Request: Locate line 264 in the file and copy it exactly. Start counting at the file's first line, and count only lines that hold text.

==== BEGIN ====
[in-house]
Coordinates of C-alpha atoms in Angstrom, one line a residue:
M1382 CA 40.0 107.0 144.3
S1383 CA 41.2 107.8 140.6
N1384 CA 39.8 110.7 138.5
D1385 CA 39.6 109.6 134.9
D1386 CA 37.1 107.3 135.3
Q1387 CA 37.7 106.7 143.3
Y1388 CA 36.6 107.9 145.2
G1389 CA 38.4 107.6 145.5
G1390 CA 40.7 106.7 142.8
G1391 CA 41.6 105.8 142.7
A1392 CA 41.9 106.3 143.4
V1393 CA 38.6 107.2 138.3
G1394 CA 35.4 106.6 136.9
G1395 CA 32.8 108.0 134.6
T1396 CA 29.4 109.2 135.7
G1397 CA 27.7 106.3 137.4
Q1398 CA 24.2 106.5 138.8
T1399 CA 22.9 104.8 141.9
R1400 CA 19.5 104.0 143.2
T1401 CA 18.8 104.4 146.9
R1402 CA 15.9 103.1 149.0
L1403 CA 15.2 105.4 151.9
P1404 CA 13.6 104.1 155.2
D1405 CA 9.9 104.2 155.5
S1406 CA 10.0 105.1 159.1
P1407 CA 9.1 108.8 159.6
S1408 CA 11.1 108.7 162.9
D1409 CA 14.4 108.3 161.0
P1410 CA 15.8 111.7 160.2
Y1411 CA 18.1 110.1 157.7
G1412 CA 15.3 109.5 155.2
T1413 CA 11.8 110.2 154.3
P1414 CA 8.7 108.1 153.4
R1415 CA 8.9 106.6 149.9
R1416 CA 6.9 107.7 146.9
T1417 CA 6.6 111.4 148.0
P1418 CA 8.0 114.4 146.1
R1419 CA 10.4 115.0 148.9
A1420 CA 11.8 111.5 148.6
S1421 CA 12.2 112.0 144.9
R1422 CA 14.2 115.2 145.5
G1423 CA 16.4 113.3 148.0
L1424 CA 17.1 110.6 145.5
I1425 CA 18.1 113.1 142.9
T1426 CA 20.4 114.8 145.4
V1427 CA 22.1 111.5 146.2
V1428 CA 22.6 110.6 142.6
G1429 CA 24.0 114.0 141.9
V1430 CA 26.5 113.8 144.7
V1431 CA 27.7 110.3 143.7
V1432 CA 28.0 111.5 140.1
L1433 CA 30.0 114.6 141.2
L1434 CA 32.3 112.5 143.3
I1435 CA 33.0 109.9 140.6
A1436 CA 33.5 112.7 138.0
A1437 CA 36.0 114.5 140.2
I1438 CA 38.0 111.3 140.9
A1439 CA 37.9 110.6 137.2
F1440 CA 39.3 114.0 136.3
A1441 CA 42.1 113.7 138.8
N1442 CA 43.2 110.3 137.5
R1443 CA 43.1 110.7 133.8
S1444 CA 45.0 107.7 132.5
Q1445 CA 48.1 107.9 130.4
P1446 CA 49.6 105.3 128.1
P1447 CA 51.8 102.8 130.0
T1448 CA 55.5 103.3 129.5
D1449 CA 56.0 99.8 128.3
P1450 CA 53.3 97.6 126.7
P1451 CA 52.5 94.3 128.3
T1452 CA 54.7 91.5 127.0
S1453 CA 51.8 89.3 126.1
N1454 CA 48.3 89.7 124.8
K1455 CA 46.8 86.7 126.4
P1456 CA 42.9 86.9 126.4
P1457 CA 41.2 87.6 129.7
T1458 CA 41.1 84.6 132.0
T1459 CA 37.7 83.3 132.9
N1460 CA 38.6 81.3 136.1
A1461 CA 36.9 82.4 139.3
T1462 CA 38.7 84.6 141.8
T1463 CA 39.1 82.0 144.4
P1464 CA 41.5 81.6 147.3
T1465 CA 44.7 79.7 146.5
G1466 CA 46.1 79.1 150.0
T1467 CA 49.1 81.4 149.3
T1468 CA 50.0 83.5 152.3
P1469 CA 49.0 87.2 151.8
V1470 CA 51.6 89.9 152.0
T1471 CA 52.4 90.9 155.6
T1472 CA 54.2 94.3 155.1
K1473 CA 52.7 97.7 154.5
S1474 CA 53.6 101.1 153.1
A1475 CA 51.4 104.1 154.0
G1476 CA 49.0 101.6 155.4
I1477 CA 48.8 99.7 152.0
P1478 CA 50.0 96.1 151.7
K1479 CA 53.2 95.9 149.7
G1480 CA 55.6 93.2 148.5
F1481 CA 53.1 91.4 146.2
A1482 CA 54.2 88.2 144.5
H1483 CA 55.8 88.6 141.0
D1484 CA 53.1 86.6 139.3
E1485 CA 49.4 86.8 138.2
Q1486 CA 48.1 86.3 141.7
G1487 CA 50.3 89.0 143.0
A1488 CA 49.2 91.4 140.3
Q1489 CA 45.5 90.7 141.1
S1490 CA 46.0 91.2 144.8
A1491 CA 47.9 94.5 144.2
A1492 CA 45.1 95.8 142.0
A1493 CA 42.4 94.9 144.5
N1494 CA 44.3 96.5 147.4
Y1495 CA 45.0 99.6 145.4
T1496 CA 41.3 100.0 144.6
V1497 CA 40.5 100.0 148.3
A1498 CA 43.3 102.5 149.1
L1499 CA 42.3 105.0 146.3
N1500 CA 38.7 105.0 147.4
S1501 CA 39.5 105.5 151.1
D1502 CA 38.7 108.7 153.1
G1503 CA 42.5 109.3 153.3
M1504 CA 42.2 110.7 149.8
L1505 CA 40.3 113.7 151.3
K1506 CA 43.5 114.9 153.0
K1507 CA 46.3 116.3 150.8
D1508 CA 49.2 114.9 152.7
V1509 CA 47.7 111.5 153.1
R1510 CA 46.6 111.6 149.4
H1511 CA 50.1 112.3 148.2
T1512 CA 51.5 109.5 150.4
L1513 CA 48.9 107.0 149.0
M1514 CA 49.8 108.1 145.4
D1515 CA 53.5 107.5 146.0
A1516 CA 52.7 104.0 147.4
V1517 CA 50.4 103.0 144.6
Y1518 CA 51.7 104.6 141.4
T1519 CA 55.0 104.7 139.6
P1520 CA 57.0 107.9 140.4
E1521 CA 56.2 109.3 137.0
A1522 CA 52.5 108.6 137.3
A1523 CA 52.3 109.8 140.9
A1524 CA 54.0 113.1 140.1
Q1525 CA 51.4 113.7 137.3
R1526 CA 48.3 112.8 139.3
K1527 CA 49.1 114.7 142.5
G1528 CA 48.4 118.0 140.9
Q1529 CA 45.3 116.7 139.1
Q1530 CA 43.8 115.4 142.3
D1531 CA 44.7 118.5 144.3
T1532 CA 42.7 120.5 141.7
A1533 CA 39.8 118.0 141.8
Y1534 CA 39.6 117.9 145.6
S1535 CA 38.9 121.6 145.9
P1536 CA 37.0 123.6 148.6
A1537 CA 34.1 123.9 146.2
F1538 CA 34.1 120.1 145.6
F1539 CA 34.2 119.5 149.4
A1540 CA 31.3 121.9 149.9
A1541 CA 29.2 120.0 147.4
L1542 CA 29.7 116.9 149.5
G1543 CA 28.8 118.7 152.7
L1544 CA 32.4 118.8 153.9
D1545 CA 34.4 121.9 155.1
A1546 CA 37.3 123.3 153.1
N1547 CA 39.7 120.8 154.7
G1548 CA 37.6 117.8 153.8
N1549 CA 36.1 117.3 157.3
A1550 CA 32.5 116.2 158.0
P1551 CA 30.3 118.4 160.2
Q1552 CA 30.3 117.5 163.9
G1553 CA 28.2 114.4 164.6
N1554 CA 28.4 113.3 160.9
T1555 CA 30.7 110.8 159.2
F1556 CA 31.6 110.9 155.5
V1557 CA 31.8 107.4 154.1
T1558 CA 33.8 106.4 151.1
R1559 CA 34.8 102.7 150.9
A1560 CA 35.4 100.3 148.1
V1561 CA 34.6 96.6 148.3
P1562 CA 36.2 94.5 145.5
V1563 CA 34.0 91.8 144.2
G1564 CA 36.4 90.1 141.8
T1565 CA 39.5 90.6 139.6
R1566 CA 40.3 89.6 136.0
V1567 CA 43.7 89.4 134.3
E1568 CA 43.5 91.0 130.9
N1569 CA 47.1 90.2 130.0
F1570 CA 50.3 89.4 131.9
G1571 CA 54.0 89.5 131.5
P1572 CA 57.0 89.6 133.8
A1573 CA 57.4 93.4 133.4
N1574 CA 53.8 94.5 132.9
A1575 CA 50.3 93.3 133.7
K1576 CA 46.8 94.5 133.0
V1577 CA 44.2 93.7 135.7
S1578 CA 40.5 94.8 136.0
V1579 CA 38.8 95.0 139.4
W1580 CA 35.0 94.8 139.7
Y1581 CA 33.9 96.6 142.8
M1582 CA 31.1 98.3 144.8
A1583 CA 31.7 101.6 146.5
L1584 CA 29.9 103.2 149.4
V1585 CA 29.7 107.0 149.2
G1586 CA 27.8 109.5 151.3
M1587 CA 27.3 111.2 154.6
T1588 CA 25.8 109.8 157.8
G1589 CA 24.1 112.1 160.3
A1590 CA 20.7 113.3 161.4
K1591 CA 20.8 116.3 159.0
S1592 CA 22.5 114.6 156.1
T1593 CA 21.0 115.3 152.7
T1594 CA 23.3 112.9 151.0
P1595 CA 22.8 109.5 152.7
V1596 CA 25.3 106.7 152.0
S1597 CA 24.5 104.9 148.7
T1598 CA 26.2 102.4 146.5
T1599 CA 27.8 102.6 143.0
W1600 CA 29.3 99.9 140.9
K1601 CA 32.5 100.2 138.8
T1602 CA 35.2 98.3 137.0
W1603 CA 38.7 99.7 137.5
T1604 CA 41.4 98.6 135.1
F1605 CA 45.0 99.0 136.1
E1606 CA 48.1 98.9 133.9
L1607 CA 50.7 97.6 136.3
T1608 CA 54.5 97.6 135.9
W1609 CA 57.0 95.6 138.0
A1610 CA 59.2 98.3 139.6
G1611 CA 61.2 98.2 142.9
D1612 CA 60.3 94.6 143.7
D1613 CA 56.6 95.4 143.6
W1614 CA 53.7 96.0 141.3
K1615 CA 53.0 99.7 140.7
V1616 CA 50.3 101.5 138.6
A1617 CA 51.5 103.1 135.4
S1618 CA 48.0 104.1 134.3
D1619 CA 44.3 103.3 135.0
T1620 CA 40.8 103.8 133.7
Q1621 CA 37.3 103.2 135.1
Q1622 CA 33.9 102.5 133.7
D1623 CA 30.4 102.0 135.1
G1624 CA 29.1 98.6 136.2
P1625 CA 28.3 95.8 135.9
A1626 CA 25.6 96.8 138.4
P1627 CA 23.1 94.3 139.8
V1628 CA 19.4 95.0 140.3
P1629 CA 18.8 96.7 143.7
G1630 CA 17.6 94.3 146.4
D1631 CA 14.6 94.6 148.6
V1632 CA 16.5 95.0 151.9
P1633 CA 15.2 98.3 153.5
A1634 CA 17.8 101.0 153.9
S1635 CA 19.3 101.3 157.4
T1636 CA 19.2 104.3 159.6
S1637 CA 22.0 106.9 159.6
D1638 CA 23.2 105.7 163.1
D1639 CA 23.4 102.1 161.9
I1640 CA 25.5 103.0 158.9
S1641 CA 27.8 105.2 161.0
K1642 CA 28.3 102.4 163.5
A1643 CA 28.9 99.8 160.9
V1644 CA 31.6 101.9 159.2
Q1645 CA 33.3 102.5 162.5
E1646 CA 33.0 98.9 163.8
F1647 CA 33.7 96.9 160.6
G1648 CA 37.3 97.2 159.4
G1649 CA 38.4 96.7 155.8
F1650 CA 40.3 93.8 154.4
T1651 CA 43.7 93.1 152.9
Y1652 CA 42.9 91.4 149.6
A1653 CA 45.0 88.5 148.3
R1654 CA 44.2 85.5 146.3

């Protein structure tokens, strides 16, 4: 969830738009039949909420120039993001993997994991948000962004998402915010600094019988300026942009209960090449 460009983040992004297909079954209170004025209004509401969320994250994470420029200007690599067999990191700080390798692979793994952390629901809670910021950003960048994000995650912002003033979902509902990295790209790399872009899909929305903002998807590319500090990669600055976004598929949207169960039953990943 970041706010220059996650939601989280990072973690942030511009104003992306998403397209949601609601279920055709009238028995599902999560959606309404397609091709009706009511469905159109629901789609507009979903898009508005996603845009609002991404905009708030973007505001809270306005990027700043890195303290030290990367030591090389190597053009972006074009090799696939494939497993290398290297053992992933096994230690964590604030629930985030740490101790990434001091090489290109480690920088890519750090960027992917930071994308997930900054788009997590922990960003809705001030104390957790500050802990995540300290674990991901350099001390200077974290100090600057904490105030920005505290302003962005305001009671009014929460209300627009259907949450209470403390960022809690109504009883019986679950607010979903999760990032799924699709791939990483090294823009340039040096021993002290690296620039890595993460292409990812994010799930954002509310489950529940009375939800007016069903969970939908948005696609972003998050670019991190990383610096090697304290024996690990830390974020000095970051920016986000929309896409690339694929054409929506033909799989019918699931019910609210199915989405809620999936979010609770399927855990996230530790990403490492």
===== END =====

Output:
A1643 CA 28.9 99.8 160.9